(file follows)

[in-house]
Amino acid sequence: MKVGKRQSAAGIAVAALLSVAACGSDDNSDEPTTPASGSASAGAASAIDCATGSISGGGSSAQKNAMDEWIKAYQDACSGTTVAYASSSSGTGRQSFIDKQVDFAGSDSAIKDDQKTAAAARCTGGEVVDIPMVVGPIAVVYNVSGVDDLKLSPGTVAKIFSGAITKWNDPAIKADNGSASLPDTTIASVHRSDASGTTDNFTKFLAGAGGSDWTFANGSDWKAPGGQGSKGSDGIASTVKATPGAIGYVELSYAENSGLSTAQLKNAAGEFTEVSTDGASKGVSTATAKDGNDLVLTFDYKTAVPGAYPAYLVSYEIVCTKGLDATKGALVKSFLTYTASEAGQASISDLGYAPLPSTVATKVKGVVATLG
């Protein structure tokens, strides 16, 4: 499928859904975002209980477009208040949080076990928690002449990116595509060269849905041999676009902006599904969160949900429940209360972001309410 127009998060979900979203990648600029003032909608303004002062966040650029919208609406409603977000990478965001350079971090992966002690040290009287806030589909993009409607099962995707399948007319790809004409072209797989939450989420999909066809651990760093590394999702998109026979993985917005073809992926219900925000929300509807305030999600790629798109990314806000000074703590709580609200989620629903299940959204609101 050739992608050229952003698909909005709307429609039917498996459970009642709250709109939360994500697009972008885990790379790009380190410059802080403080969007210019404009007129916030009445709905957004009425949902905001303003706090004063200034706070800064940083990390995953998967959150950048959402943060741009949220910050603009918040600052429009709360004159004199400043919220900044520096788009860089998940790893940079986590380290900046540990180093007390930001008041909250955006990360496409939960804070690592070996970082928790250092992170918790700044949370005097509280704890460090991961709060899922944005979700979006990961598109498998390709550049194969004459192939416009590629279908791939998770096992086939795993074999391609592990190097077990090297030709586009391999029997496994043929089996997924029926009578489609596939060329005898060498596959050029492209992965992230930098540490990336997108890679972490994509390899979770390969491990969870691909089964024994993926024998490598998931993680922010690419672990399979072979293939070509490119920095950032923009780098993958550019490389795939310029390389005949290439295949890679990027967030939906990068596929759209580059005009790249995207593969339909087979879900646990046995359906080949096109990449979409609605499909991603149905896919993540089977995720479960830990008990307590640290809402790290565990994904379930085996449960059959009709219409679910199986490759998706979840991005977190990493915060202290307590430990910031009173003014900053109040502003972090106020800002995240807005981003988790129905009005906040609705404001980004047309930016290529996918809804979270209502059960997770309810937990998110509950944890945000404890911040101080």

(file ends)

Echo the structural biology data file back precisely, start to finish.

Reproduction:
[in-house]
Amino acid sequence: MKVGKRQSAAGIAVAALLSVAACGSDDNSDEPTTPASGSASAGAASAIDCATGSISGGGSSAQKNAMDEWIKAYQDACSGTTVAYASSSSGTGRQSFIDKQVDFAGSDSAIKDDQKTAAAARCTGGEVVDIPMVVGPIAVVYNVSGVDDLKLSPGTVAKIFSGAITKWNDPAIKADNGSASLPDTTIASVHRSDASGTTDNFTKFLAGAGGSDWTFANGSDWKAPGGQGSKGSDGIASTVKATPGAIGYVELSYAENSGLSTAQLKNAAGEFTEVSTDGASKGVSTATAKDGNDLVLTFDYKTAVPGAYPAYLVSYEIVCTKGLDATKGALVKSFLTYTASEAGQASISDLGYAPLPSTVATKVKGVVATLG
């Protein structure tokens, strides 16, 4: 499928859904975002209980477009208040949080076990928690002449990116595509060269849905041999676009902006599904969160949900429940209360972001309410 127009998060979900979203990648600029003032909608303004002062966040650029919208609406409603977000990478965001350079971090992966002690040290009287806030589909993009409607099962995707399948007319790809004409072209797989939450989420999909066809651990760093590394999702998109026979993985917005073809992926219900925000929300509807305030999600790629798109990314806000000074703590709580609200989620629903299940959204609101 050739992608050229952003698909909005709307429609039917498996459970009642709250709109939360994500697009972008885990790379790009380190410059802080403080969007210019404009007129916030009445709905957004009425949902905001303003706090004063200034706070800064940083990390995953998967959150950048959402943060741009949220910050603009918040600052429009709360004159004199400043919220900044520096788009860089998940790893940079986590380290900046540990180093007390930001008041909250955006990360496409939960804070690592070996970082928790250092992170918790700044949370005097509280704890460090991961709060899922944005979700979006990961598109498998390709550049194969004459192939416009590629279908791939998770096992086939795993074999391609592990190097077990090297030709586009391999029997496994043929089996997924029926009578489609596939060329005898060498596959050029492209992965992230930098540490990336997108890679972490994509390899979770390969491990969870691909089964024994993926024998490598998931993680922010690419672990399979072979293939070509490119920095950032923009780098993958550019490389795939310029390389005949290439295949890679990027967030939906990068596929759209580059005009790249995207593969339909087979879900646990046995359906080949096109990449979409609605499909991603149905896919993540089977995720479960830990008990307590640290809402790290565990994904379930085996449960059959009709219409679910199986490759998706979840991005977190990493915060202290307590430990910031009173003014900053109040502003972090106020800002995240807005981003988790129905009005906040609705404001980004047309930016290529996918809804979270209502059960997770309810937990998110509950944890945000404890911040101080």